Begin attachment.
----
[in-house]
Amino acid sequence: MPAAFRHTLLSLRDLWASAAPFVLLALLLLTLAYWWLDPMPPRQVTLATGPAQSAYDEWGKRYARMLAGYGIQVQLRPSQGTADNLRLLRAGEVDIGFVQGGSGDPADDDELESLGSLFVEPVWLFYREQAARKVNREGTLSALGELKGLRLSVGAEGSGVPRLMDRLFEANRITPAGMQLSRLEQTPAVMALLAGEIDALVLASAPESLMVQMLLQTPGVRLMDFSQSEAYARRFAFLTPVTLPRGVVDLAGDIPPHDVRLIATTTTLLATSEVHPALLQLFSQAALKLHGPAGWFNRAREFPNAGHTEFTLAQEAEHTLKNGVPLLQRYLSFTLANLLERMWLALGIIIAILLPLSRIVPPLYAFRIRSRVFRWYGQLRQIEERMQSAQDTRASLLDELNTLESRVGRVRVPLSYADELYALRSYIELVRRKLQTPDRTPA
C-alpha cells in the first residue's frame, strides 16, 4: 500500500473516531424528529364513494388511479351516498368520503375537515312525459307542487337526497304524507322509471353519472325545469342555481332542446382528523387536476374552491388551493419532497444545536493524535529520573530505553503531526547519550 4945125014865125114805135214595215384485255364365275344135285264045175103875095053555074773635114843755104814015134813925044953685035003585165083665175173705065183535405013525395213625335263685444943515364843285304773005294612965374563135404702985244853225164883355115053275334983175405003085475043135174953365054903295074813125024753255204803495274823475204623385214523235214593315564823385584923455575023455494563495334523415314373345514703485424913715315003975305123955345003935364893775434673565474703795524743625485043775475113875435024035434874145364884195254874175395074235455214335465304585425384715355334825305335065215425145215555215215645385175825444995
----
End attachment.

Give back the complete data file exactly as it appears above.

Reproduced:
[in-house]
Amino acid sequence: MPAAFRHTLLSLRDLWASAAPFVLLALLLLTLAYWWLDPMPPRQVTLATGPAQSAYDEWGKRYARMLAGYGIQVQLRPSQGTADNLRLLRAGEVDIGFVQGGSGDPADDDELESLGSLFVEPVWLFYREQAARKVNREGTLSALGELKGLRLSVGAEGSGVPRLMDRLFEANRITPAGMQLSRLEQTPAVMALLAGEIDALVLASAPESLMVQMLLQTPGVRLMDFSQSEAYARRFAFLTPVTLPRGVVDLAGDIPPHDVRLIATTTTLLATSEVHPALLQLFSQAALKLHGPAGWFNRAREFPNAGHTEFTLAQEAEHTLKNGVPLLQRYLSFTLANLLERMWLALGIIIAILLPLSRIVPPLYAFRIRSRVFRWYGQLRQIEERMQSAQDTRASLLDELNTLESRVGRVRVPLSYADELYALRSYIELVRRKLQTPDRTPA
C-alpha cells in the first residue's frame, strides 16, 4: 500500500473516531424528529364513494388511479351516498368520503375537515312525459307542487337526497304524507322509471353519472325545469342555481332542446382528523387536476374552491388551493419532497444545536493524535529520573530505553503531526547519550 4945125014865125114805135214595215384485255364365275344135285264045175103875095053555074773635114843755104814015134813925044953685035003585165083665175173705065183535405013525395213625335263685444943515364843285304773005294612965374563135404702985244853225164883355115053275334983175405003085475043135174953365054903295074813125024753255204803495274823475204623385214523235214593315564823385584923455575023455494563495334523415314373345514703485424913715315003975305123955345003935364893775434673565474703795524743625485043775475113875435024035434874145364884195254874175395074235455214335465304585425384715355334825305335065215425145215555215215645385175825444995